A Different Dream

A crack broke the serene silence
On the day the bridge fell.
Ton upon ton of masonry tumbling:
So much for strength in arches and stone.
Now I stand with toes grappling into the clay,
The body fisher, I, pulling death from the river;
And every cold, white face is my own.

Where, O shepherd's dog,
Where is the house of refuge?
Where are the hands that heal
And soothe the pain away?
Where is the master calling, calling,
Who walks in light of day?
He washes the tears that are falling, falling,
And shines the light of day.

So I'll pull me from the river
And rest on this red clay
And waiting for the shepherd's dog,
And waiting for the shepherd,
Upon this bank I'll stay.


Cemetary of Dreams

Thoughts on Home, part the nth

Why does this topic matter so much that it should deserve so much consideration? Maybe because home is as much about the heart as it is about geographic placeholders.

It seems like every time I pause to consider life, I come face to face with that same old Jon Foreman song, "Southbound Train." And with each passing season, it only becomes more true, those most painful of words, that "I'm not so sure / that home is a place / you can still get to by train." True, they've meant different things at different times. When I left England, it was a pretty literal problem of bridging the Atlantic. Then too there was the feeling of time: home as a place in the past that could never be re-entered. These days it's more the sensation of falling out of time and losing synchronicity with the pulse of a world to call my own.

Maybe home is like tiramisu. It has multiple layers and each layer has a different taste and texture, but the unified whole tastes like a slice of heaven. Because place is important, but so are people. And then too, there's something else needed because I loved Agua Viva and my team in Brazil, but we were definitely not home there either. I think the final ingredient in the slapdash recipe is something a little bit harder to define, but it has a lot to do with time. We are shaped by our surroundings, but we also shape them, "like a stream that meets a boulder halfway through the wood." That's a process that requires investment, interaction, and a generosity of years. And maybe that's why I'm the dunderhead that keeps returning to this topic like it's so difficult and intriguing: because I won't give it time. Always walking with silly, up-turned nose to the wind, wondering what excitement and new territories are waiting to be discovered elsewhere, never appreciating the wild world behind my own front door. Maybe I'm afraid to stay: after all, the pain piles up alongside the joy, so that even if we do manage to make our way to that place, we find that we are still learning how to grow up toward the light. Always running, always tripping and falling, mastering the art of standing up, and limping onward on borrowed hope.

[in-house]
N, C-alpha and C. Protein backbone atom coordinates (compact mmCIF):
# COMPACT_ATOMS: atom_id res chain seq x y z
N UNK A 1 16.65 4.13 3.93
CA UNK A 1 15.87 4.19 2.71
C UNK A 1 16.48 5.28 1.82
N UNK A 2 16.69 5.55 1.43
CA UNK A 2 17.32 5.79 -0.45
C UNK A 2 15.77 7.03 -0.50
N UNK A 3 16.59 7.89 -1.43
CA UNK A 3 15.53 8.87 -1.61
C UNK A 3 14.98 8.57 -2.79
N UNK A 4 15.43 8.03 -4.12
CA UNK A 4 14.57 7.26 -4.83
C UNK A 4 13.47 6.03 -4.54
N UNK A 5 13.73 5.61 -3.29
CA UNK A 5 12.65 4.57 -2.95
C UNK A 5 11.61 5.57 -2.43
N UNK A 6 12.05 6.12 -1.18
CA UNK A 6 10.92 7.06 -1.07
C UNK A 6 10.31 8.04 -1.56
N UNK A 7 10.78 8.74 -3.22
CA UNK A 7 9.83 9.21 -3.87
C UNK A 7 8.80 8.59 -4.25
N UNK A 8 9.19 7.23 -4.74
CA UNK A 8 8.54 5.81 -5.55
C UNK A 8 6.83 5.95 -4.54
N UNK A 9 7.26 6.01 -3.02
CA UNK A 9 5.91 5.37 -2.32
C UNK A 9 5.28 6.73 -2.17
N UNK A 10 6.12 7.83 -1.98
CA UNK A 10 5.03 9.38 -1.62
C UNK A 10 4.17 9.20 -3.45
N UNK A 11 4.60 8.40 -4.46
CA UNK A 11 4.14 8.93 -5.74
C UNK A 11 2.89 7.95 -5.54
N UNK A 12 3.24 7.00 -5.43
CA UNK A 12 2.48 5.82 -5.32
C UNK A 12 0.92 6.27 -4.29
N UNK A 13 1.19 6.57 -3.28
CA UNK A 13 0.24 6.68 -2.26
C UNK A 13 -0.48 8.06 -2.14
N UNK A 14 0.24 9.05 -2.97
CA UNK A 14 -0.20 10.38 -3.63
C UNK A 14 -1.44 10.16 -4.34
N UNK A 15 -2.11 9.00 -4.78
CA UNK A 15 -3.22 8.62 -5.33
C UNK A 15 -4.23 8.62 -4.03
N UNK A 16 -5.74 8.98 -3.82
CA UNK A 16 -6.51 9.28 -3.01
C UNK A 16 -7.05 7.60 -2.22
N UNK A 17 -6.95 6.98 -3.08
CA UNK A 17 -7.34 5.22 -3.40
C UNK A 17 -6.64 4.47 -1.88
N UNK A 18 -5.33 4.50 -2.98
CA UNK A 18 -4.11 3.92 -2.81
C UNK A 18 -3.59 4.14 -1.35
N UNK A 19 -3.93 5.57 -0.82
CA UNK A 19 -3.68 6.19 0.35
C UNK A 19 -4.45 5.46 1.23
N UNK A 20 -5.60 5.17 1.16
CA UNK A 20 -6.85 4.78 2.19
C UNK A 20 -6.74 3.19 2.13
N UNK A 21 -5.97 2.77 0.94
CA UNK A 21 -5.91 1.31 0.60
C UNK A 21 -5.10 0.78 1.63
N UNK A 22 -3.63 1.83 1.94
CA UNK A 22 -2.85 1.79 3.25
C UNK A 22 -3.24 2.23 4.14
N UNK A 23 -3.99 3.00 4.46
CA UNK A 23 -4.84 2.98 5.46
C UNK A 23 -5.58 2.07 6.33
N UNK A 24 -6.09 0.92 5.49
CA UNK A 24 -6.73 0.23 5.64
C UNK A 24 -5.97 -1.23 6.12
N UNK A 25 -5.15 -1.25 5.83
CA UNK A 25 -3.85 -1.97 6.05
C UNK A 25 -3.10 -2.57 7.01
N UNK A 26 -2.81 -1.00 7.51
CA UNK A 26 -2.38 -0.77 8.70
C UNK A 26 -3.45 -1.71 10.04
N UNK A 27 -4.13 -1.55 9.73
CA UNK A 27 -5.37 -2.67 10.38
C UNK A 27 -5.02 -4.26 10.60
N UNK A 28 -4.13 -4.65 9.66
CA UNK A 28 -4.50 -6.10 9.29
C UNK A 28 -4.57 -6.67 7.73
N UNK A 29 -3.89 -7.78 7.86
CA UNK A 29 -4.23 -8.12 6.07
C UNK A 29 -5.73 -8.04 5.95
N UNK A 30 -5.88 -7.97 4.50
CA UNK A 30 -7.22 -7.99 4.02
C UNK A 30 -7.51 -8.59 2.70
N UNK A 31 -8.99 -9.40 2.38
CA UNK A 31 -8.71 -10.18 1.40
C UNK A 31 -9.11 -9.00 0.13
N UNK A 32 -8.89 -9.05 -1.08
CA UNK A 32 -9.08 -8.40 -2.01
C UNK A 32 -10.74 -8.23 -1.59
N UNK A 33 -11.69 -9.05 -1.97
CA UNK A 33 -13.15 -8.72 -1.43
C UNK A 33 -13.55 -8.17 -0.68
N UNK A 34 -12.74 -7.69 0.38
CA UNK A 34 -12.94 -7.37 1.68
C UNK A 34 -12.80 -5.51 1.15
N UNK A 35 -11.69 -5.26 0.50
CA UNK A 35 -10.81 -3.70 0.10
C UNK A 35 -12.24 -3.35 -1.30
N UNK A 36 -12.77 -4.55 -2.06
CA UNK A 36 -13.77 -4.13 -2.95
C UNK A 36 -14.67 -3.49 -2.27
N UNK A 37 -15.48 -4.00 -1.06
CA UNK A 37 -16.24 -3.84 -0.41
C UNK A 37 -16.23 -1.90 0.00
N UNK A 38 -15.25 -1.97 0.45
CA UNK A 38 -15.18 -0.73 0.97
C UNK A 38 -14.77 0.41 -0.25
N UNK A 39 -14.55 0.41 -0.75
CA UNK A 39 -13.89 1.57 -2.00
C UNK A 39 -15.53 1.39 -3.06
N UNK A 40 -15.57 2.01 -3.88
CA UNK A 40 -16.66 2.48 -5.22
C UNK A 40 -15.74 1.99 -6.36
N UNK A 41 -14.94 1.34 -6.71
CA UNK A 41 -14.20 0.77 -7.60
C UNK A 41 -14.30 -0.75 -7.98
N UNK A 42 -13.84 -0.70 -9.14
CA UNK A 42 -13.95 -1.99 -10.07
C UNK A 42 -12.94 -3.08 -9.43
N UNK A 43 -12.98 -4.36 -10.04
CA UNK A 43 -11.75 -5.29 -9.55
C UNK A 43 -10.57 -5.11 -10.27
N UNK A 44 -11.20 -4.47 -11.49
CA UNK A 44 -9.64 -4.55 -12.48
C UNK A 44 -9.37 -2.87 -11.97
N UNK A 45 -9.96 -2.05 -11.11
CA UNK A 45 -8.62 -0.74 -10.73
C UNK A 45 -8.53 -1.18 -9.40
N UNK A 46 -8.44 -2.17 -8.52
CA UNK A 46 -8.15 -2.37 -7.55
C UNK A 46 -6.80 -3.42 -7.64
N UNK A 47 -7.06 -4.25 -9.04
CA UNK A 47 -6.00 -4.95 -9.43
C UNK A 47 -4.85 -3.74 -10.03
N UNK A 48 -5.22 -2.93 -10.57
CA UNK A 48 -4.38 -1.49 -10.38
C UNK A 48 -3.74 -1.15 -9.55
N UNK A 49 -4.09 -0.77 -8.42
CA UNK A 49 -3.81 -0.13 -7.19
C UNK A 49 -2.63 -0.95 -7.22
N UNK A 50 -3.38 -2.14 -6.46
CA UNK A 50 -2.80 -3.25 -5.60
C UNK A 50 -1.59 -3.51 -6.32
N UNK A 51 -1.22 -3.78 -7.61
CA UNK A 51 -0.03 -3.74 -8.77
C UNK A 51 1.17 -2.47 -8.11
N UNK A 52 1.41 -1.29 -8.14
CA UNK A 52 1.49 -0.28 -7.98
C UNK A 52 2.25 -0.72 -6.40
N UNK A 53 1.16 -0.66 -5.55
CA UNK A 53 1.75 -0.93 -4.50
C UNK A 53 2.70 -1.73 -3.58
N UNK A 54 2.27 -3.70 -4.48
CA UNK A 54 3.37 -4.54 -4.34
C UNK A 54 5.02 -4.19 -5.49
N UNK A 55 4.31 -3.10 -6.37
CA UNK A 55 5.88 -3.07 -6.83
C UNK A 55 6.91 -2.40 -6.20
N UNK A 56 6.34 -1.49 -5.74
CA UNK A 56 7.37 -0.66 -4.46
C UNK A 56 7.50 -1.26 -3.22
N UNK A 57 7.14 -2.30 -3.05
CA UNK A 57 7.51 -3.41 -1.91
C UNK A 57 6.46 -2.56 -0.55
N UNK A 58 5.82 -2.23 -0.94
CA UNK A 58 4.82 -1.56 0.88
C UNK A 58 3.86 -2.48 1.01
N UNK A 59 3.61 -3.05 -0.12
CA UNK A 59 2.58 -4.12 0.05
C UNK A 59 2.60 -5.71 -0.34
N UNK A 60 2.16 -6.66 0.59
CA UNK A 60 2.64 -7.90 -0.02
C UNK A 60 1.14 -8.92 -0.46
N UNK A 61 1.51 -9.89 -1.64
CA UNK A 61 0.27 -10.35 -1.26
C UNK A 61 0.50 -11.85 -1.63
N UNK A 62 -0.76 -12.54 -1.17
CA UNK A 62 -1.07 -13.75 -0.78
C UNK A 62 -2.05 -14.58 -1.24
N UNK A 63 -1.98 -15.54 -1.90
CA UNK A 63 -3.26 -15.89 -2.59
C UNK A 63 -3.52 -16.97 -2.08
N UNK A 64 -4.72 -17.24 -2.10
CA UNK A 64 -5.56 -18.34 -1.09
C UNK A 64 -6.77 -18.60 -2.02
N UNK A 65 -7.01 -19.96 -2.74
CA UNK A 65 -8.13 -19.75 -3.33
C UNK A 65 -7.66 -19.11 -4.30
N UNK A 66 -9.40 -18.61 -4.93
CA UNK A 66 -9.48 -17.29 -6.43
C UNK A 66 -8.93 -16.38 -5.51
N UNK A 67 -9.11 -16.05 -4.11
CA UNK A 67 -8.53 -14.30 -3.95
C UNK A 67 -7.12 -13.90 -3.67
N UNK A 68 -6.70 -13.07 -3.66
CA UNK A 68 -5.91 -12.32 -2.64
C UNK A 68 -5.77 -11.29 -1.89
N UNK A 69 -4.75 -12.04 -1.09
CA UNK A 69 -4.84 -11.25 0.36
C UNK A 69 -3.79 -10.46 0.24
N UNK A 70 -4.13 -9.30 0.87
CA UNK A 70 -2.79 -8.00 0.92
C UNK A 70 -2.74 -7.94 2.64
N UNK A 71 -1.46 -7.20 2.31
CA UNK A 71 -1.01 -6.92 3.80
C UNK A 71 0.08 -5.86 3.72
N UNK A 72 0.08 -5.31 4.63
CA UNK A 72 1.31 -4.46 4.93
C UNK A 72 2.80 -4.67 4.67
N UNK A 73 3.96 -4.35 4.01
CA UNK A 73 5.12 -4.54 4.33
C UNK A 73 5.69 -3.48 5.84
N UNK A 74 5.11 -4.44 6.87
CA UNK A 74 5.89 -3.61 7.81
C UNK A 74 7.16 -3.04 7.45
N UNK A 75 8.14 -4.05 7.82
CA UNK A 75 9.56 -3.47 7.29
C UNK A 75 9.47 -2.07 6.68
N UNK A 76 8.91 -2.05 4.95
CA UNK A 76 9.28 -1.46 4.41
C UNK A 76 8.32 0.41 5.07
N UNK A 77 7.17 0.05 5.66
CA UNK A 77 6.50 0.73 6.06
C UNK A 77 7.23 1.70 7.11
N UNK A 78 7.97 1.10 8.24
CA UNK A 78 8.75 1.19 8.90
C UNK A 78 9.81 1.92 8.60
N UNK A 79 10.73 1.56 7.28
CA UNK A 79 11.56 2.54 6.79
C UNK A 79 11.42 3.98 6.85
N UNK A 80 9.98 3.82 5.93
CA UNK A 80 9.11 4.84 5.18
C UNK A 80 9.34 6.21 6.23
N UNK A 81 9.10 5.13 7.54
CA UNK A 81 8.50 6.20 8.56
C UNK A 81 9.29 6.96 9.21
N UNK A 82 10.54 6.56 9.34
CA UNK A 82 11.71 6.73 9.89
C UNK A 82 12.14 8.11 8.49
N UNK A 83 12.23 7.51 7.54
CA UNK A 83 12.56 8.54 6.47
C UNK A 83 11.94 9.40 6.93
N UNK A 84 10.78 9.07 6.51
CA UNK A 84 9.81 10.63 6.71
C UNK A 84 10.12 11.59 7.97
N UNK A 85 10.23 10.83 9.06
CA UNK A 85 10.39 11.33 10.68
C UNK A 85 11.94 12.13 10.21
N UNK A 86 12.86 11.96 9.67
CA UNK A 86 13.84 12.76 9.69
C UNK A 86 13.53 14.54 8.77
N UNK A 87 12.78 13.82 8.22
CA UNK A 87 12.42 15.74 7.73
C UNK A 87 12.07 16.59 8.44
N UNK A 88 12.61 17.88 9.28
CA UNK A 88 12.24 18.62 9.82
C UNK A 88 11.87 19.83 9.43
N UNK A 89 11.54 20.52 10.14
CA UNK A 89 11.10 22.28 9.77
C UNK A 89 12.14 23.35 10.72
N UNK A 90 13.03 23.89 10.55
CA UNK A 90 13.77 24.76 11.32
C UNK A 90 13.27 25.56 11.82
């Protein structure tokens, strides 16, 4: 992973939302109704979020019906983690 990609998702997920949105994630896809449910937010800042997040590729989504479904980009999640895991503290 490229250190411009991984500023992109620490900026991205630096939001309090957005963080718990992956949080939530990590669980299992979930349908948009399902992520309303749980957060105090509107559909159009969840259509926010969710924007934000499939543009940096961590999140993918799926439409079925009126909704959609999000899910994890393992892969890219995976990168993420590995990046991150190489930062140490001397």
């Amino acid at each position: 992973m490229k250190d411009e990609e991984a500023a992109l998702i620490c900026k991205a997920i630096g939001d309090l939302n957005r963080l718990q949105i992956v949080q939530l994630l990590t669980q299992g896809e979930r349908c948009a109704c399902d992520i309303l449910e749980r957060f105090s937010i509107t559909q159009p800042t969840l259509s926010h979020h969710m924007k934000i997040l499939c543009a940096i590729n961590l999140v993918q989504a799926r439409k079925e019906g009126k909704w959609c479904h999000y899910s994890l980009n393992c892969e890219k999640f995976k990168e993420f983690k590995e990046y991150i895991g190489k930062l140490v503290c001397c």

Drops of Moonshine

How do I choose to live with my eyes open?

I am broken, but when a broken person looks at herself in a broken mirror, she thinks she's okay. The only time we know our own brokenness is when someone unties the shoelaces holding us together. A million jagged pieces laying helter skelter on the floor: every fragment a memory, a sensation, a friend, a sticky cobwebbed spider string here and a drop of moonshine there. Every forbidden thought you've ever had mingling indifferently with dreams of elves and courage.